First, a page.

Casati has published on journals such as Analysis, Proceedings of the Aristotelian Society, Studia Leibnitiana, Journal of Aesthetics and Art Criticism, Perception, Trends in Cognitive Science, Journal of Visual Language and Computing, Dialectica, Australasian Journal of Philosophy, Philosophical Studies, Philosophical Psychology. This somewhat nonstandard spread reflects Casati's interdisciplinary interest as a philosopher of the cognitive sciences, focussed on the psychological status of commonsense notions (such as that of object, event, colors, sounds, and holes and shadows) and the proper methodology for studying these notions. Having received a parallel education as a graphic designer, Casati is also interested in issues in the cognitive study of art.

Casati has a long-standing collaboration with Achille Varzi of Columbia University; they have co-authored 18 papers, co-edited 3 volumes, and written together the classic Holes and Other Superficialities (1994), and Parts and Places (1999), both published with MIT Press, as well as two books for the general public (containing stories for grown ups and children, respectively): Unsurmountable Simplicities, translated in 8 languages, and The Planet of Disappearing Things. He has also collaborated with Jérôme Dokic of EHESS on La philosophie du son, Chambon 1994, and is currently working with Vittorio Girotto (IUAV, Venice) on a project on counterintuitive solutions.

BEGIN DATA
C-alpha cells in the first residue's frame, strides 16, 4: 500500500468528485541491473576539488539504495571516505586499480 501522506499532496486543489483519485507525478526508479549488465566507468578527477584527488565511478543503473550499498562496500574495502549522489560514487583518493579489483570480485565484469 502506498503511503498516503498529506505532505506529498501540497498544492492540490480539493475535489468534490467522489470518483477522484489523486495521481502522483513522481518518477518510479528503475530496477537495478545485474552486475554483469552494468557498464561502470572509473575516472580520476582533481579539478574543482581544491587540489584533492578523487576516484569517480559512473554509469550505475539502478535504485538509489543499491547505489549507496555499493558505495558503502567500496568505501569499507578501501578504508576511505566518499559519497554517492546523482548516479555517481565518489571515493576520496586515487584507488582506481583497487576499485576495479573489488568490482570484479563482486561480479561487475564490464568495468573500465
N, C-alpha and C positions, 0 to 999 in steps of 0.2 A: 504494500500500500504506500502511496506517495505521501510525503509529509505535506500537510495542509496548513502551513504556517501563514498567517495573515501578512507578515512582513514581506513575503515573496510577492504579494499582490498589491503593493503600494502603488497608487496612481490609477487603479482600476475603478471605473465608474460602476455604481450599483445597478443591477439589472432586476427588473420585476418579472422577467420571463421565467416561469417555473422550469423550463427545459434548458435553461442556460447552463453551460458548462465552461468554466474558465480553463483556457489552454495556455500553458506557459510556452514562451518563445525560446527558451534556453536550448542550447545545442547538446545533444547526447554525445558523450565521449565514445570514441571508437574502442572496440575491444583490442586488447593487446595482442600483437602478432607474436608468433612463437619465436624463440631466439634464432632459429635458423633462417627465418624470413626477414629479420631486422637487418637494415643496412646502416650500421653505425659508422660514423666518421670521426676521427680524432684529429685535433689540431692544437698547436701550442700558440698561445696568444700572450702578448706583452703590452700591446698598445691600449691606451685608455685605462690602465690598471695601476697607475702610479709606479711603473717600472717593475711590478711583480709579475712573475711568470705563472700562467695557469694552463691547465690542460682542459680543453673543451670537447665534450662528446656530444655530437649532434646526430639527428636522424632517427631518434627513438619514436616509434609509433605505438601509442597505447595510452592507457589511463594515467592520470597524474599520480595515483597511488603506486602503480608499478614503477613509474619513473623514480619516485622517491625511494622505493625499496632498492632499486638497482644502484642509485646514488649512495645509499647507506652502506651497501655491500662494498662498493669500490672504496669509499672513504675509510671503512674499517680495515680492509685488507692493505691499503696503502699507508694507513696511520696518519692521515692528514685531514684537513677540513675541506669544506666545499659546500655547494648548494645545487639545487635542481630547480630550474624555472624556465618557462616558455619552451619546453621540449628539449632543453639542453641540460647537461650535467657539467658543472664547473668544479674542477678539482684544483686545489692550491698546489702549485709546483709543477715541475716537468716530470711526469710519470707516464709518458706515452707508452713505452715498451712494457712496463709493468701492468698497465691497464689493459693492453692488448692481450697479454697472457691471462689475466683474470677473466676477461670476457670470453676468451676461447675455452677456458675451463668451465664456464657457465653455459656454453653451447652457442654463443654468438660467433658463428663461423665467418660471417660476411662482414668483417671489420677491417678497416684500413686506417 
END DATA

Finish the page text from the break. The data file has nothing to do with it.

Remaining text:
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Whitney Davis, Art History, University of California Berkeley
Whitney Davis is Professor of History & Theory of Ancient & Modern Art at the University of California at Berkeley, where he also directs the Arts Research Center.  He is a specialist in prehistoric and ancient arts and their reception in the ancient world, in theories of imaging and picturing, and in the use of algorithms and notations to produce to virtualizations, whether ancient canons of proportions, early modern perspective projection systems, or contemporary "new media."  He is the author of three forthcoming books: Forms of Likeness and the General Theory of Visual Culture; Sexuality and Aesthetics from Winckelmann to Freud and Beyond; Visuality and Virtuality: Art Theory in World Art History from Ancient Egypt to New Media.  Current projects include a reevaluation of "compunotational" artifacts produced in prehistoric (supposedly preliterate) cultures; continuing studies of nonstandard sexuality in the fine arts of the eighteenth and nineteenth centuries; and examination of "metaoptical" (e.g., computational) aspects of ostensibly "visual" representations. [more]

Fabian Dorsch, Philosophy, Freiburg

Fabian Dorsch is a lecturer at the University of Fribourg and research fellow of the Swiss National Science Foundation (SNF). He is author of The Unity of Imagining (forthcoming 2009 with Ontos Publishing House)